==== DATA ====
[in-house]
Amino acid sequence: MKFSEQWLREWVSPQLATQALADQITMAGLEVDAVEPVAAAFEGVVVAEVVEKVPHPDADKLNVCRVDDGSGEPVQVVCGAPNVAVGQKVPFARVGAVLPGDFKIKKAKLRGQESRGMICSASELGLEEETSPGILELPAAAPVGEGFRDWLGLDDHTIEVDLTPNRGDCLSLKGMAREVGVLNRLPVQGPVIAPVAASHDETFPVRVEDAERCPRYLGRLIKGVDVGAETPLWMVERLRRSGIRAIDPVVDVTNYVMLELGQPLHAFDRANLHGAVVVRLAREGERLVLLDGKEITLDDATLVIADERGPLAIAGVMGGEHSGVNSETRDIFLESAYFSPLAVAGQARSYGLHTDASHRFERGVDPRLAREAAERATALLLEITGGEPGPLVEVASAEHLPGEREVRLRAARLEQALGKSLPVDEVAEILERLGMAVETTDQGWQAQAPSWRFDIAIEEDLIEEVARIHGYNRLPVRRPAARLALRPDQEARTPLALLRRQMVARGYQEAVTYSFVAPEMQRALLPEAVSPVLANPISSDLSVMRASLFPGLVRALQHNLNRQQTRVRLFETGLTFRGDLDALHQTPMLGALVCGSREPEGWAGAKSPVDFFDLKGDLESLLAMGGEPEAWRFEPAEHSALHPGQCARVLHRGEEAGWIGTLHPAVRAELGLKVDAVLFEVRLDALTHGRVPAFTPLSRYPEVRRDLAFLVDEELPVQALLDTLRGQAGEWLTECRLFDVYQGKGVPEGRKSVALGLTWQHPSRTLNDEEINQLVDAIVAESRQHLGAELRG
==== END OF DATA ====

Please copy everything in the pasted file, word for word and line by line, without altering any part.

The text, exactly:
[in-house]
Amino acid sequence: MKFSEQWLREWVSPQLATQALADQITMAGLEVDAVEPVAAAFEGVVVAEVVEKVPHPDADKLNVCRVDDGSGEPVQVVCGAPNVAVGQKVPFARVGAVLPGDFKIKKAKLRGQESRGMICSASELGLEEETSPGILELPAAAPVGEGFRDWLGLDDHTIEVDLTPNRGDCLSLKGMAREVGVLNRLPVQGPVIAPVAASHDETFPVRVEDAERCPRYLGRLIKGVDVGAETPLWMVERLRRSGIRAIDPVVDVTNYVMLELGQPLHAFDRANLHGAVVVRLAREGERLVLLDGKEITLDDATLVIADERGPLAIAGVMGGEHSGVNSETRDIFLESAYFSPLAVAGQARSYGLHTDASHRFERGVDPRLAREAAERATALLLEITGGEPGPLVEVASAEHLPGEREVRLRAARLEQALGKSLPVDEVAEILERLGMAVETTDQGWQAQAPSWRFDIAIEEDLIEEVARIHGYNRLPVRRPAARLALRPDQEARTPLALLRRQMVARGYQEAVTYSFVAPEMQRALLPEAVSPVLANPISSDLSVMRASLFPGLVRALQHNLNRQQTRVRLFETGLTFRGDLDALHQTPMLGALVCGSREPEGWAGAKSPVDFFDLKGDLESLLAMGGEPEAWRFEPAEHSALHPGQCARVLHRGEEAGWIGTLHPAVRAELGLKVDAVLFEVRLDALTHGRVPAFTPLSRYPEVRRDLAFLVDEELPVQALLDTLRGQAGEWLTECRLFDVYQGKGVPEGRKSVALGLTWQHPSRTLNDEEINQLVDAIVAESRQHLGAELRG